The Ratification of the Conventions of nine States, shall be sufficient for the Establishment of this Constitution between the States so ratifying the Same.
At first blush the students understand that 9 out of 13 states must agree to the Constitution for it to go into effect. For whom? for those 9 or 10 or 13 states. And if 8 ratify, does the Constitution go into effect? No. But who votes? The states? No. The conventions of the states. What were those? A convention is a body of specially elected delegates to perform a particular task. How many conventions were there? 13. What was their task? To debate and vote on the Constitution. Do the states ratify the Constitution? No. The Conventions of the states ratify the Constitution. How were the delegates chosen? They were elected by the people of the states. Madison wanted the people to ratify because the Articles of Confederation was based on the states so the state legislatures chose the delegates to the Articles Congress. That is, they had a vested interest in the Articles. So he went to the people by calling for conventions in the states. And now we can understand the Preamble of the Constitution: "We the People ... ordained and established this Constitution for the United States of America." The people of the United States became sovereign by voting for delegates to the conventions of the states. Ratification was done by the people not the legislatures of the states.** When you look up Article VII in Google, the sentence does not come up at once. An explanation of the sentence comes up first. It seems that few people really want (or can) understand the sentence by reading it.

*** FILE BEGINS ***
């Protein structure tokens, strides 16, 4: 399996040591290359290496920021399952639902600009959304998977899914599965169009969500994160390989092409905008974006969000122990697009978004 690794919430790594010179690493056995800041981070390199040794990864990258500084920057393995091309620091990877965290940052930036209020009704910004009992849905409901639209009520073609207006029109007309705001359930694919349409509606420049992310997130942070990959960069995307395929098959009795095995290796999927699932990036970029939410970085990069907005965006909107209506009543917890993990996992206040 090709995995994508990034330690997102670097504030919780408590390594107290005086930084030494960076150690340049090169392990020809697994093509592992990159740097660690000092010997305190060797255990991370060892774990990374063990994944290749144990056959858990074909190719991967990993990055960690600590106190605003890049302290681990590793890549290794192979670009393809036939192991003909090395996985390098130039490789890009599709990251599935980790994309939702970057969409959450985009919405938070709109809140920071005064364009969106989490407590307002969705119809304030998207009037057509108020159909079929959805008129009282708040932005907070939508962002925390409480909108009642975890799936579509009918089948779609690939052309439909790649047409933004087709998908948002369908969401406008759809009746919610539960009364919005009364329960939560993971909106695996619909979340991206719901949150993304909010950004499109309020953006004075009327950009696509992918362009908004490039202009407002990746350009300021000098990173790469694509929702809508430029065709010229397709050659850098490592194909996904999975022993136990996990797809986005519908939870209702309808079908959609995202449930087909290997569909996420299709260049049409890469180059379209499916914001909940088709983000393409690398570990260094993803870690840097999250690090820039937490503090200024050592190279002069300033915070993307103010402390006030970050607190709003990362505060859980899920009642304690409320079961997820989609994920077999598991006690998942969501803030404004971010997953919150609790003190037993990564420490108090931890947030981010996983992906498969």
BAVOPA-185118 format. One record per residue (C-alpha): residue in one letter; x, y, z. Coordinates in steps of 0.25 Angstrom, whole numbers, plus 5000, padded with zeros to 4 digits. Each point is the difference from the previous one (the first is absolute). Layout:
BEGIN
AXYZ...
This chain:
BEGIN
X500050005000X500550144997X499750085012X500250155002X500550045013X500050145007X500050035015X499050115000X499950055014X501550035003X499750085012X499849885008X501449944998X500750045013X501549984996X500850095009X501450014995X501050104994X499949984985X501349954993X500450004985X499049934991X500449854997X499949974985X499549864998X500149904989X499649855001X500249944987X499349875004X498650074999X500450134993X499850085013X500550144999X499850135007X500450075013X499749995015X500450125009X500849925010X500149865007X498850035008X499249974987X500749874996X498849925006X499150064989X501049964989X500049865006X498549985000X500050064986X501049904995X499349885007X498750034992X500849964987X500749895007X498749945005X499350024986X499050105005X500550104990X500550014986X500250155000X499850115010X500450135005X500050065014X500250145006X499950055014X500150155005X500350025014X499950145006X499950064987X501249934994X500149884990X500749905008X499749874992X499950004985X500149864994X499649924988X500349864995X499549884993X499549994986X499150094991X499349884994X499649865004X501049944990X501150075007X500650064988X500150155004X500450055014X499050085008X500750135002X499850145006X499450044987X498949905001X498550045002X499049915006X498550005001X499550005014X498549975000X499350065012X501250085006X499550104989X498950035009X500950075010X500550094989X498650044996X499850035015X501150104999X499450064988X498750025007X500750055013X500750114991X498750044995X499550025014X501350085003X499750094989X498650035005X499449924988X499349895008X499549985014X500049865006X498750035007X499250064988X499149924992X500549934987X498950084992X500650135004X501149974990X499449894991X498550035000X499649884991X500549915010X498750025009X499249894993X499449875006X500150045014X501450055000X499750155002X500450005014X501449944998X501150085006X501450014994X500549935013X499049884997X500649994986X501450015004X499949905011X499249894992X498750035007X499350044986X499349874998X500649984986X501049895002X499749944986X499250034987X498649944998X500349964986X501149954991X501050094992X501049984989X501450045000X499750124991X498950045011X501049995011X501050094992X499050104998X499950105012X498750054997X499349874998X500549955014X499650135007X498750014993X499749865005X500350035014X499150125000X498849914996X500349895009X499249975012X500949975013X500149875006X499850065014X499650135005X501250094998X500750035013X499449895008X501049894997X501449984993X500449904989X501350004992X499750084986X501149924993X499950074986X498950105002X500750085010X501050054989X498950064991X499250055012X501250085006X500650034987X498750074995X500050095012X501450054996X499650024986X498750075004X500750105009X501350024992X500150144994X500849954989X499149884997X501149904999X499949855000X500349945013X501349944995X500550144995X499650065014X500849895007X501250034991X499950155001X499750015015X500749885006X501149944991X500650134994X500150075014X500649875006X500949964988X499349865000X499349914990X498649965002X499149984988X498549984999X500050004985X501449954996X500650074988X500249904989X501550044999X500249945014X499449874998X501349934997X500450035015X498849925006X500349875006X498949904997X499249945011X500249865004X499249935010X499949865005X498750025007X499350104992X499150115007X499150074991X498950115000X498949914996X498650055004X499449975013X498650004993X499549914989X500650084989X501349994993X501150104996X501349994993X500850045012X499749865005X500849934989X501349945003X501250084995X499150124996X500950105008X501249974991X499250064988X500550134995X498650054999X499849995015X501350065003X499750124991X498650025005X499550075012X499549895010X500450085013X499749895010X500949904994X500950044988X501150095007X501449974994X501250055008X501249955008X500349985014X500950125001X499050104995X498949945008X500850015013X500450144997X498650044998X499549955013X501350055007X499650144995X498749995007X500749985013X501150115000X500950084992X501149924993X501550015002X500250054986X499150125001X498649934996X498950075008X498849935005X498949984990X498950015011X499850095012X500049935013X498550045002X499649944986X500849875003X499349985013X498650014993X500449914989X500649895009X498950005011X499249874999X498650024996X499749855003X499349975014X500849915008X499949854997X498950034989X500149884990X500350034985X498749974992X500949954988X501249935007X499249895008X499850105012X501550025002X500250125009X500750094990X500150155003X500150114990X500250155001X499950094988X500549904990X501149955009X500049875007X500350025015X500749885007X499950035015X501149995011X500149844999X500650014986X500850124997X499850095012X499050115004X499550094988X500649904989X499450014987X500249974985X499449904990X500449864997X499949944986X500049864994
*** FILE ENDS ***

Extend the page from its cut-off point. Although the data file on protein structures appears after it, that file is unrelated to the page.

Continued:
At the end of the class the students have their notes: The sentences they chose and the sentences other members of the class chose. The way we went in the discussion the territory covered by the document became clear. It is not necessary to go into every idea as long as the students can explain the key ideas and how they relate to each other.